Matters to be impact analysed are such as Radon infiltration,General cleanliness and lifestyle.Certainly active Radon protection needs to be in place in a Passive House.
Structural elements and components cannot be overlooked as regards their environmental contribution.This is particularly the case in timber construction but should not be overlooked in other building systems.Contributions from structural elements are likely to be long term and maybe permanent or prohibitevely difficult to eliminate.
The aspects of structural elements for consideration are preservative treatments for timber components,materials in insulations and plaster finishes.
Clearly paints and finishes are another area where a householder can take full control of their environmental impacts through the use of natural paints and finishes.
An area which is often overlooked is that of soft furnishings-curtains,carpets,cushions etc, and care needs to be taken in the selection of such with the increased build up of environmenal emissions in an air tight building.
There will be people who may well go as far as giving consideration to clothing.This is extreme but not to be ruled out.
Thought should be given to environmental emissions from fixtures and appliances especially Home Theatre and Sound Systems etc.The ionic balance of air is disturbed by electric fields from such equipment.Prolonged exposure to air with an excess of positive ions can create create emotional imbalance and can even account for physical disorders.Some level of control on the numbers and distribution of this equipment should be considered.Ionisers can be considered in cases where concessions on equipment are not realistic.
The latter three above would fall somewhat into the area of Life Style and life style has a large part to play in the final effectiveness of a low energy building.The Sustainable approach is something which must be bought into by the occupants if the thought and effort that go into their building is to repay itself.
HEATING and VENTILATION
Heat moves from regions of high temperature to regions of lower temperature by Convection,Conduction or Radiation.All these types of heat movement are present in a building.Convection relies on movement of air to take place.Conduction takes place through a solid or liquid.Radiation does not require any medium to move and is a direct result of a bodies temperature.All bodies radiate heat.
Condensation results from heat movement by evaporation.Evaporation is a from of convective heat movement.
Because the balancing of heat requirements relates to air movements,apart from maintaining the balance of heat in a building,air plays an important role in removing waste matter and pollutants from a building. For these reasons,Heating and Ventilation is regarded as a single issue in building design.Ventilation expels stale air and pollutants as well as supplying fresh air and distributing heat within the building.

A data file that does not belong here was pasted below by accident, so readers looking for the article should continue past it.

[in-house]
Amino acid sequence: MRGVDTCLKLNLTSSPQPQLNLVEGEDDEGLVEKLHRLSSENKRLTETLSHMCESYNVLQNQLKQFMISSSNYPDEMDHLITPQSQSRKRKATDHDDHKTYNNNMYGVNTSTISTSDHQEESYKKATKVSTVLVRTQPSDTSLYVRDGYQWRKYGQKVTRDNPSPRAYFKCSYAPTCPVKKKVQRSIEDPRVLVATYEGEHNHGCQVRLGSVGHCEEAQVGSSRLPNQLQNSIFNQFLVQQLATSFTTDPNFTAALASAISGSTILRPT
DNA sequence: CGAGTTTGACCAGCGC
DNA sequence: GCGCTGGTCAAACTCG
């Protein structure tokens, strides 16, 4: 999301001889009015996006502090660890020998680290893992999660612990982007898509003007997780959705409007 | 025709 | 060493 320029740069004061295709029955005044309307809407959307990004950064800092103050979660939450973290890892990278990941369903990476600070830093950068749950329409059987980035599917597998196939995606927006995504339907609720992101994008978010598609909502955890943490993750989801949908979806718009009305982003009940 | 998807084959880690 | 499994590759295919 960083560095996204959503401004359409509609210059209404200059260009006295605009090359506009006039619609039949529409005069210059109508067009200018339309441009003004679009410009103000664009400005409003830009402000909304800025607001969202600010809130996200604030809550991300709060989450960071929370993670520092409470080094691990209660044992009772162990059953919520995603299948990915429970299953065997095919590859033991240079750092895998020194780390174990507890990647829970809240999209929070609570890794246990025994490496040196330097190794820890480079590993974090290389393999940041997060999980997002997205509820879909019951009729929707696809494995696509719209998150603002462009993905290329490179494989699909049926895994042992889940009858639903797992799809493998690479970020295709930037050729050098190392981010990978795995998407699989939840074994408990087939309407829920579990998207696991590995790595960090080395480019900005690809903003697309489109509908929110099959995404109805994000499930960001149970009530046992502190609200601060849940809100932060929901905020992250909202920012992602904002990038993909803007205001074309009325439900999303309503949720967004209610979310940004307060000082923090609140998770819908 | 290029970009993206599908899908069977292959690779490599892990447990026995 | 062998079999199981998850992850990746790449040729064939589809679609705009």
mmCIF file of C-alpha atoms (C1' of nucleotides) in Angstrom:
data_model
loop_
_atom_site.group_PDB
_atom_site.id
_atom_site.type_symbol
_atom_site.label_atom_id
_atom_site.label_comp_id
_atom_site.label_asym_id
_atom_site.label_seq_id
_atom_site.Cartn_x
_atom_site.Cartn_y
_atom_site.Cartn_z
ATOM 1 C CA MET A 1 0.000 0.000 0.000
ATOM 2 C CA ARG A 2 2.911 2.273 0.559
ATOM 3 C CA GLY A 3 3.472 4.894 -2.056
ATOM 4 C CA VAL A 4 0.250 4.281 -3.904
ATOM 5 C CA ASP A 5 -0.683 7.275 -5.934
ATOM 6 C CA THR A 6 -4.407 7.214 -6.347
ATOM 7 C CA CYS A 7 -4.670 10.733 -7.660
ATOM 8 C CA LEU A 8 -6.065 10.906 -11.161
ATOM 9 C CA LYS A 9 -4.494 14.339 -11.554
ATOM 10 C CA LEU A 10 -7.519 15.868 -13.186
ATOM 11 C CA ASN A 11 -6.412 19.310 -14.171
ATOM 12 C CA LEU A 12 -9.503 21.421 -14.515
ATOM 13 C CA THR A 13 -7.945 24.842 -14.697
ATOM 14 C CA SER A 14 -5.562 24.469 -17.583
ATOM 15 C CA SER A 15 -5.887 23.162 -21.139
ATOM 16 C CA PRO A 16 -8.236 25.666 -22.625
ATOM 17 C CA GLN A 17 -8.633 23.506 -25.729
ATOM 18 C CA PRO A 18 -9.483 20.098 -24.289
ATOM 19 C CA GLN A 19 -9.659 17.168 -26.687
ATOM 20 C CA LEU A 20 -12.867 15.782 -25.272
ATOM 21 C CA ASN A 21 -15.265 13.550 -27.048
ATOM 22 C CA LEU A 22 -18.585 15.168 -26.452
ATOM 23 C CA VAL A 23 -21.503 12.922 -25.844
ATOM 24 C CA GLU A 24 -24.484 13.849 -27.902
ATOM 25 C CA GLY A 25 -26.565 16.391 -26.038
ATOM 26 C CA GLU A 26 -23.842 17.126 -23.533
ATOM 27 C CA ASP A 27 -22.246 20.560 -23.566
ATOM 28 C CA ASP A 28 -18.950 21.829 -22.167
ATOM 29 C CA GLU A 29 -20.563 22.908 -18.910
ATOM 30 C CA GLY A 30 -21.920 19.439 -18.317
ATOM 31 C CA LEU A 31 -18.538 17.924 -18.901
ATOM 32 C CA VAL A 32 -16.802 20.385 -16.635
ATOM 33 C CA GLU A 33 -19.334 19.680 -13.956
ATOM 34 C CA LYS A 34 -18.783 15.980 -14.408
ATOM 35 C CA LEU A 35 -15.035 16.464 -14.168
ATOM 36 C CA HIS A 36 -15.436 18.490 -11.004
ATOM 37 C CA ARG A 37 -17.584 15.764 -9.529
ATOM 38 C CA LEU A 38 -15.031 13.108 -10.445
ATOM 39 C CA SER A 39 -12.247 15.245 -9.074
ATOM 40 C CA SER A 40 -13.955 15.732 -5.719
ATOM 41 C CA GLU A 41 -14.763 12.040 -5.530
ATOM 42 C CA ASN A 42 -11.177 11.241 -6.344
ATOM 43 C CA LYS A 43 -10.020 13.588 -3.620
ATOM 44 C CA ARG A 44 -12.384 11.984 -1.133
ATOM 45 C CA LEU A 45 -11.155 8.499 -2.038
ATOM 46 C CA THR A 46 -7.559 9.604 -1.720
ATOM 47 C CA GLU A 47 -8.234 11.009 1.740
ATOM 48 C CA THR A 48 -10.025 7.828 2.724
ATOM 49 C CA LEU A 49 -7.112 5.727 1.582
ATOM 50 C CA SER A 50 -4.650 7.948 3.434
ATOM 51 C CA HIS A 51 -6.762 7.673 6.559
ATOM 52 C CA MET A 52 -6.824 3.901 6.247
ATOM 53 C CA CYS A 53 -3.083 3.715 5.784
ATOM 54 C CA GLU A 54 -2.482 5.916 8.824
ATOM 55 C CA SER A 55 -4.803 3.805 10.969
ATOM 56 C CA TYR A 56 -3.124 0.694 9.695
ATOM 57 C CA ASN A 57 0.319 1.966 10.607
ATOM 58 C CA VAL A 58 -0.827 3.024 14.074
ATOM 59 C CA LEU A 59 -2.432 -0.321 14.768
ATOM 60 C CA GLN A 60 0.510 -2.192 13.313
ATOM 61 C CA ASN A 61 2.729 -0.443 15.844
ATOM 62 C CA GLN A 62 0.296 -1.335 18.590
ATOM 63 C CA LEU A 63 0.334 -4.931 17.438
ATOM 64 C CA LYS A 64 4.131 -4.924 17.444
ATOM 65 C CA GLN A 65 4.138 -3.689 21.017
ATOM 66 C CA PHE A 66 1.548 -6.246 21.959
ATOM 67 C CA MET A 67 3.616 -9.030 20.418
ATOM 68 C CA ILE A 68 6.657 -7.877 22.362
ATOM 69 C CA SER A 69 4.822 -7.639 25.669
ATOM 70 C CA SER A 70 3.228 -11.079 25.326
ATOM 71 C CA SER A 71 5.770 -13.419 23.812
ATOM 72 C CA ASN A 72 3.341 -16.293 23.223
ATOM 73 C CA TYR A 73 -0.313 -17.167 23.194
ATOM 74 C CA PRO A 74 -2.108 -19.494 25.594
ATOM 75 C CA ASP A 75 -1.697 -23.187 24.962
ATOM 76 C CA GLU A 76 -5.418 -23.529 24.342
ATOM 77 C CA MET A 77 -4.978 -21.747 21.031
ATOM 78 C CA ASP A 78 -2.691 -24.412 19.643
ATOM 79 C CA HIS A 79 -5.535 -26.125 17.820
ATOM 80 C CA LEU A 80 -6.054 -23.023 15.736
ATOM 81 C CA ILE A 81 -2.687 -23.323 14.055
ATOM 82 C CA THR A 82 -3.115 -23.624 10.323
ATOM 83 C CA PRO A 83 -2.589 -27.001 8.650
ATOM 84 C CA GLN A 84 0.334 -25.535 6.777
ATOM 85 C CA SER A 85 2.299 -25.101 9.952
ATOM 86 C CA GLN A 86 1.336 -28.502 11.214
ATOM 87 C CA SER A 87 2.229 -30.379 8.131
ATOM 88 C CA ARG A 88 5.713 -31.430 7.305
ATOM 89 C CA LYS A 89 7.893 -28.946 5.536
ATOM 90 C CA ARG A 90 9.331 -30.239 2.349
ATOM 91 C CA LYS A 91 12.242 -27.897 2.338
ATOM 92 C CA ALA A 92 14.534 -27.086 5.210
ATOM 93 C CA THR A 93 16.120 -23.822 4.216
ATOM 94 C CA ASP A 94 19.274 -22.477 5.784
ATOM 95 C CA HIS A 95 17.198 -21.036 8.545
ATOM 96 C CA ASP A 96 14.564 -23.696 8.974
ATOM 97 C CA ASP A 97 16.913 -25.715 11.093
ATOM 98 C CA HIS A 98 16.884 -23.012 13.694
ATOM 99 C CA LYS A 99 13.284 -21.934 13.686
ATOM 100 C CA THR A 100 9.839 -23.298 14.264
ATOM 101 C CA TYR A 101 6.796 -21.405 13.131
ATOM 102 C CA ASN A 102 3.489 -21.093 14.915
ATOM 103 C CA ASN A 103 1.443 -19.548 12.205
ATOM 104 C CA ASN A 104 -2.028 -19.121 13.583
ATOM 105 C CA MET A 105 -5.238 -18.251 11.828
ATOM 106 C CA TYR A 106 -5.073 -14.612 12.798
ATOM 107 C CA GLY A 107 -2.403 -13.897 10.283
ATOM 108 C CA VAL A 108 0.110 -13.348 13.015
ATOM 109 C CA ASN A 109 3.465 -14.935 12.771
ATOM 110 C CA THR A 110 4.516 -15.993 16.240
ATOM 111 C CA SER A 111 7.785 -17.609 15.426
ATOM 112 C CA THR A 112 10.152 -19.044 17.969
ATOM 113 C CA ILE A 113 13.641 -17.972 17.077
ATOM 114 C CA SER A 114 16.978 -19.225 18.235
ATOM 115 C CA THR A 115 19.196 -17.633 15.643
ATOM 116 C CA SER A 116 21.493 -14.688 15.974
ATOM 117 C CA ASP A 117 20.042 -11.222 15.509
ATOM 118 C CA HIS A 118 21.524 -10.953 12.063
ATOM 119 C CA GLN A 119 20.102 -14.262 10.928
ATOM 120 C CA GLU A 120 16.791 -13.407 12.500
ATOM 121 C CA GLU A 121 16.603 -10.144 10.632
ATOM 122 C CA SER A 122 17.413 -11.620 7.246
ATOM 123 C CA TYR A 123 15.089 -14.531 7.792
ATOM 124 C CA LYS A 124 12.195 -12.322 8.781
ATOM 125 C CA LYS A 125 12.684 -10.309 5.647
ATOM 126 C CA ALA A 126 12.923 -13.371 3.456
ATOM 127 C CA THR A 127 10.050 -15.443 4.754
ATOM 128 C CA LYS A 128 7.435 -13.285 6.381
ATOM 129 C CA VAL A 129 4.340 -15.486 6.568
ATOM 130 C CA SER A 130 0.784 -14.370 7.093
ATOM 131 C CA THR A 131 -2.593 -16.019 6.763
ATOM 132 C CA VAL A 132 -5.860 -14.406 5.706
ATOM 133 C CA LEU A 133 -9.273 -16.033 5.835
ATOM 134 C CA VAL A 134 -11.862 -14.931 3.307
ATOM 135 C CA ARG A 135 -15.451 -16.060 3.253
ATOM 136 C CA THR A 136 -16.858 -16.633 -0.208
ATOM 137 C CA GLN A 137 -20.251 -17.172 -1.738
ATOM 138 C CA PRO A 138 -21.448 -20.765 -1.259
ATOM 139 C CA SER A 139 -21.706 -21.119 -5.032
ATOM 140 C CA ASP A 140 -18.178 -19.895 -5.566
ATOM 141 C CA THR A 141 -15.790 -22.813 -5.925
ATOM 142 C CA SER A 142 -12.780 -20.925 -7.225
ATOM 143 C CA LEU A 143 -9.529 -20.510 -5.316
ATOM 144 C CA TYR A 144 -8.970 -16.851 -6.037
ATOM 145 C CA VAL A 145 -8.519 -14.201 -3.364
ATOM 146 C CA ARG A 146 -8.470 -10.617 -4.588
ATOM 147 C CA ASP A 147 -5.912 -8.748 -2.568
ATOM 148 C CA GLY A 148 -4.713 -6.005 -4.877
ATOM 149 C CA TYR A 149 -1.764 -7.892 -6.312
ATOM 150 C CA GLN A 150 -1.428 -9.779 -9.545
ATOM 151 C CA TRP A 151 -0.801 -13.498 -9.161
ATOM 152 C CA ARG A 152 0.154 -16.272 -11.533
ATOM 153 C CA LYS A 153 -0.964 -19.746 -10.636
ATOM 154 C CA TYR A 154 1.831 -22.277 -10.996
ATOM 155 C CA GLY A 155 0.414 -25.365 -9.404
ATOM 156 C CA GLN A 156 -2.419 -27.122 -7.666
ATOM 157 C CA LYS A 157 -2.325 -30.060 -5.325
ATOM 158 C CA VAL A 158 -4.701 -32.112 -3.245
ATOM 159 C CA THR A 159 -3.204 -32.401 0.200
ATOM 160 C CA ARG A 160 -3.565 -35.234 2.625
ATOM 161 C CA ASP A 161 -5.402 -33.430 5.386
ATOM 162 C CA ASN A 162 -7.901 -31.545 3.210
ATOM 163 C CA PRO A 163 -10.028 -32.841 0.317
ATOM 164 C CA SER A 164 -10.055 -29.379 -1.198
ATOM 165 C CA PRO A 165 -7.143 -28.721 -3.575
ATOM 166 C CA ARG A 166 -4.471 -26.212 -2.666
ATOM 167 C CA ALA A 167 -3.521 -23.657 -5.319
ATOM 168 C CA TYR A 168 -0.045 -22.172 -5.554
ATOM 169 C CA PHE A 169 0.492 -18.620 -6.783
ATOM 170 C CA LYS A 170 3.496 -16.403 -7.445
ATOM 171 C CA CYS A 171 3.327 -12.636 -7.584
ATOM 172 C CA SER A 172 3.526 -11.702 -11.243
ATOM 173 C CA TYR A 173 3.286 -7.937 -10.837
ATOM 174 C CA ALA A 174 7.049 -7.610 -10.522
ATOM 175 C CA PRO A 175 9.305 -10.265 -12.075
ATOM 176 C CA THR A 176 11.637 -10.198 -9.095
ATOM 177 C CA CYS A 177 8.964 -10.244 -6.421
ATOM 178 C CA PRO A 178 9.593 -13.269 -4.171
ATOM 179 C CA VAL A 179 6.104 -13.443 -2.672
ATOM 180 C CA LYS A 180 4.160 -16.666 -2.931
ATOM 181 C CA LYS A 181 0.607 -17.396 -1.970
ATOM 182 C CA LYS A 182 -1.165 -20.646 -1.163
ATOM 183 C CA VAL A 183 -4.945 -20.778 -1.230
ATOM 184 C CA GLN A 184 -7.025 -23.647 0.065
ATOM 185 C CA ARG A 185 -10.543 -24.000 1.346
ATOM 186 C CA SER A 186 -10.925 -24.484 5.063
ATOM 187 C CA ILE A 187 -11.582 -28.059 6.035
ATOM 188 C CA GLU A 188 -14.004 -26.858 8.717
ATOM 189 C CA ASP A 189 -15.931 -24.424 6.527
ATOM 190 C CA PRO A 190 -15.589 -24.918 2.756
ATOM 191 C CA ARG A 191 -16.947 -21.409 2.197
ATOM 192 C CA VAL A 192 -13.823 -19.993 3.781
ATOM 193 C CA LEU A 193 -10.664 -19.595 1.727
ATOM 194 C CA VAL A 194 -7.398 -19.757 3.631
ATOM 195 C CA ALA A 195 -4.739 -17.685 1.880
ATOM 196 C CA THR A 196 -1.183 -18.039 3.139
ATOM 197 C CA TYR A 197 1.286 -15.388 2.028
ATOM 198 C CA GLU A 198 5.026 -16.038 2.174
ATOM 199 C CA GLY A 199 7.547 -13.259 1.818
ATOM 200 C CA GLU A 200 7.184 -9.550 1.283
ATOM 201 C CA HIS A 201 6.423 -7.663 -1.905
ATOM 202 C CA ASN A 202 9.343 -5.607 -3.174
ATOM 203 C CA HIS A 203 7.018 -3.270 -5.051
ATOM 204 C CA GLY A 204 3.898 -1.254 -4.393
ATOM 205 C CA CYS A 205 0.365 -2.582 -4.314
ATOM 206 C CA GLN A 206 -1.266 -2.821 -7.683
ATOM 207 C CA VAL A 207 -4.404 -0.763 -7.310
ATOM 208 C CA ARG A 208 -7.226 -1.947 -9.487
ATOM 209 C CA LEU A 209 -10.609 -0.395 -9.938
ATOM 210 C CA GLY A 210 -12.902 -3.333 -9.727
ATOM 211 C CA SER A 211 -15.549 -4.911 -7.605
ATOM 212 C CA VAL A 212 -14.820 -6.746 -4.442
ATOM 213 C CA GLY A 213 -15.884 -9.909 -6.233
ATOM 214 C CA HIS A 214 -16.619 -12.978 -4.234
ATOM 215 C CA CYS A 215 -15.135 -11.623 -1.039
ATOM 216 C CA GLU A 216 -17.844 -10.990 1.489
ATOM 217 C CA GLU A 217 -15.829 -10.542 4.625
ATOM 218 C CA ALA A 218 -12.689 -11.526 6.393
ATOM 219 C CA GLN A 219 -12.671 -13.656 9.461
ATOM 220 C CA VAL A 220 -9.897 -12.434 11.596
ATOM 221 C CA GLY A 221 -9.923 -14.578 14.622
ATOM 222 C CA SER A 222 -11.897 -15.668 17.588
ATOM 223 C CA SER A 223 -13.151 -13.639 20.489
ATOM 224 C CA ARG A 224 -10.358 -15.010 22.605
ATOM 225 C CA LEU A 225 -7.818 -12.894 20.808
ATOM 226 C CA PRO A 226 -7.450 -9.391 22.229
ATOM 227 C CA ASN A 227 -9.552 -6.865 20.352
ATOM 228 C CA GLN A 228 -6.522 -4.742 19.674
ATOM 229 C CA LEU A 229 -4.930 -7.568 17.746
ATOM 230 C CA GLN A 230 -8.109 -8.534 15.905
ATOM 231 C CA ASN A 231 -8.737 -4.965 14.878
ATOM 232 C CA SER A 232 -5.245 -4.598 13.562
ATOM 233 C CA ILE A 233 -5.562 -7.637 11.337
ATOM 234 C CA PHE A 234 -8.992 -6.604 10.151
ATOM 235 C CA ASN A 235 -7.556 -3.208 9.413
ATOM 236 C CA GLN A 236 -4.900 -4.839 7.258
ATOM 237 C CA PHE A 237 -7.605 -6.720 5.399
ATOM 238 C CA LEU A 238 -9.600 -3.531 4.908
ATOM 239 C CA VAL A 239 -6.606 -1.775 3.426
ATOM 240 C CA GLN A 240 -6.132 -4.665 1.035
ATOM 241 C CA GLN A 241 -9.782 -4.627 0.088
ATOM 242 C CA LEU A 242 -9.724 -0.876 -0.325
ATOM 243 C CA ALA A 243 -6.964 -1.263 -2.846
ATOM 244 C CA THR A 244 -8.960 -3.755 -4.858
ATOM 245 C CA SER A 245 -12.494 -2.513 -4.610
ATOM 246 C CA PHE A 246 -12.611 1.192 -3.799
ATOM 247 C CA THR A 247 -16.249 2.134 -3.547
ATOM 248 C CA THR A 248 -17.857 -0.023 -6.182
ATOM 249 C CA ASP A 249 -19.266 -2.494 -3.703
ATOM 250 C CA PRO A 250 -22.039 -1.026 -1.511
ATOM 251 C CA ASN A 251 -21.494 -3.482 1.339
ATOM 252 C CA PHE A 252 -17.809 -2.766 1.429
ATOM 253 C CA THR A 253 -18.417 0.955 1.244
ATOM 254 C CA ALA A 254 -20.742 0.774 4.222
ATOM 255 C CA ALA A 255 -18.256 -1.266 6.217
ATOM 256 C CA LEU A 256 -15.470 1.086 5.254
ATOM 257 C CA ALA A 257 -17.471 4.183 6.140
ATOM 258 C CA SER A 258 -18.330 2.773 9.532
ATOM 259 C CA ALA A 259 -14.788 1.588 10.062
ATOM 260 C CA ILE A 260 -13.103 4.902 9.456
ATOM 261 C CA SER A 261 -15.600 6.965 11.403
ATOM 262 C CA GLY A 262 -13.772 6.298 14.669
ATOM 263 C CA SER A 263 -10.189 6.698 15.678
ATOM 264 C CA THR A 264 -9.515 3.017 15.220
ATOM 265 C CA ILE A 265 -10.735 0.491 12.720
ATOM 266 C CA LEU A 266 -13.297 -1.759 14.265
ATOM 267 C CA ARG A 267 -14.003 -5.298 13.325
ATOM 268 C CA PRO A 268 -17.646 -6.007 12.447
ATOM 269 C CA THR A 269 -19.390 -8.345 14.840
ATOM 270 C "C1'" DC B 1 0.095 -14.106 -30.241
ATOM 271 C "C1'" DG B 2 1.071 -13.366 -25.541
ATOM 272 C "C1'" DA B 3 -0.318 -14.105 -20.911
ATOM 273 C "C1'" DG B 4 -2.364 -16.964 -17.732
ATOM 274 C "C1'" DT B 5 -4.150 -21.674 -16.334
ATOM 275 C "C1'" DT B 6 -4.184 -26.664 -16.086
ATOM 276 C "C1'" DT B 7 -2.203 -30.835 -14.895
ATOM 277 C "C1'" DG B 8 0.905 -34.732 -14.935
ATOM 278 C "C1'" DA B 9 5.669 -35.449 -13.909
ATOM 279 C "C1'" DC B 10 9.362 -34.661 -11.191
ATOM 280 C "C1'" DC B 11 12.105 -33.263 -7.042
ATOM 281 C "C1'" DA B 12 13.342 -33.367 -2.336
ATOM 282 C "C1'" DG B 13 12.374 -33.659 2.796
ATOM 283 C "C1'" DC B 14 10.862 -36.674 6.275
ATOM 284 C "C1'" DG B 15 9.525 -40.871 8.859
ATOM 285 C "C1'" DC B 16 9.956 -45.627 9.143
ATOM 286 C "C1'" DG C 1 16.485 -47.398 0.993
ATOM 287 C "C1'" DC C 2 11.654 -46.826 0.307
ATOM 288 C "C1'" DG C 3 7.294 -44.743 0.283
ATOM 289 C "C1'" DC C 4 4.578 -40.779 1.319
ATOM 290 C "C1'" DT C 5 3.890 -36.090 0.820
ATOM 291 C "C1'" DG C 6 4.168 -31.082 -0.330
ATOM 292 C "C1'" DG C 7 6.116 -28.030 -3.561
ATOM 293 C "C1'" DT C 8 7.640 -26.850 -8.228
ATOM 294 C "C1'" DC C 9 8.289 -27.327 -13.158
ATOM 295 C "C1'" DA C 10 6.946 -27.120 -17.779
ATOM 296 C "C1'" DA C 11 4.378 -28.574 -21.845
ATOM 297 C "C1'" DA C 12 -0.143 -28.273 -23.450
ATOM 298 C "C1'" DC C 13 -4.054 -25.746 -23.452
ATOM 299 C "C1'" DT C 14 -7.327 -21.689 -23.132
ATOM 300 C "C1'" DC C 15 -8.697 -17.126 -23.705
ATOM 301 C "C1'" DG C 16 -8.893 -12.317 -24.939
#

The best model on which to base the design of a Heating and Ventilation(H&V) system for a building is the human body.The roof is the head,the walls are the clothing and the floor is the feet.Convection losses occur when air passes over the body and is reduced by clothing.It can be easily seen that the fabric of the building is critical.Radiation losses in the body are largely from the head and from the roof in a house.Conduction losses are largely through the feet and through the floor of a building.If the clothes of a building are made from naturally cold and highly conductive materials,the building will lose too much heat for comfort.
The majority of human heat loss within a building is by radiation either to the cold elements of the building or to cool air.
Convection accounts for the next largest heat loss and is caused by air movement across the body.
Broadly speaking if the air is too cold or is moving too fast the occupants will feel cold.The H&V system must warm up cold air and control the rate at which it moves through the building.
Moisture production is also controlled by means of temperature and air movement.The body of a building produces moisture which must be expelled from the building.If a building does not have enough fresh air,as with a human body,it will sweat.
Heating and Ventilation are crucial to the internal environment of a building.Because they are central to the Low Energy and Energy Efficient house,they must be at the core of the building design and decisions about them must be made in the earliest stages.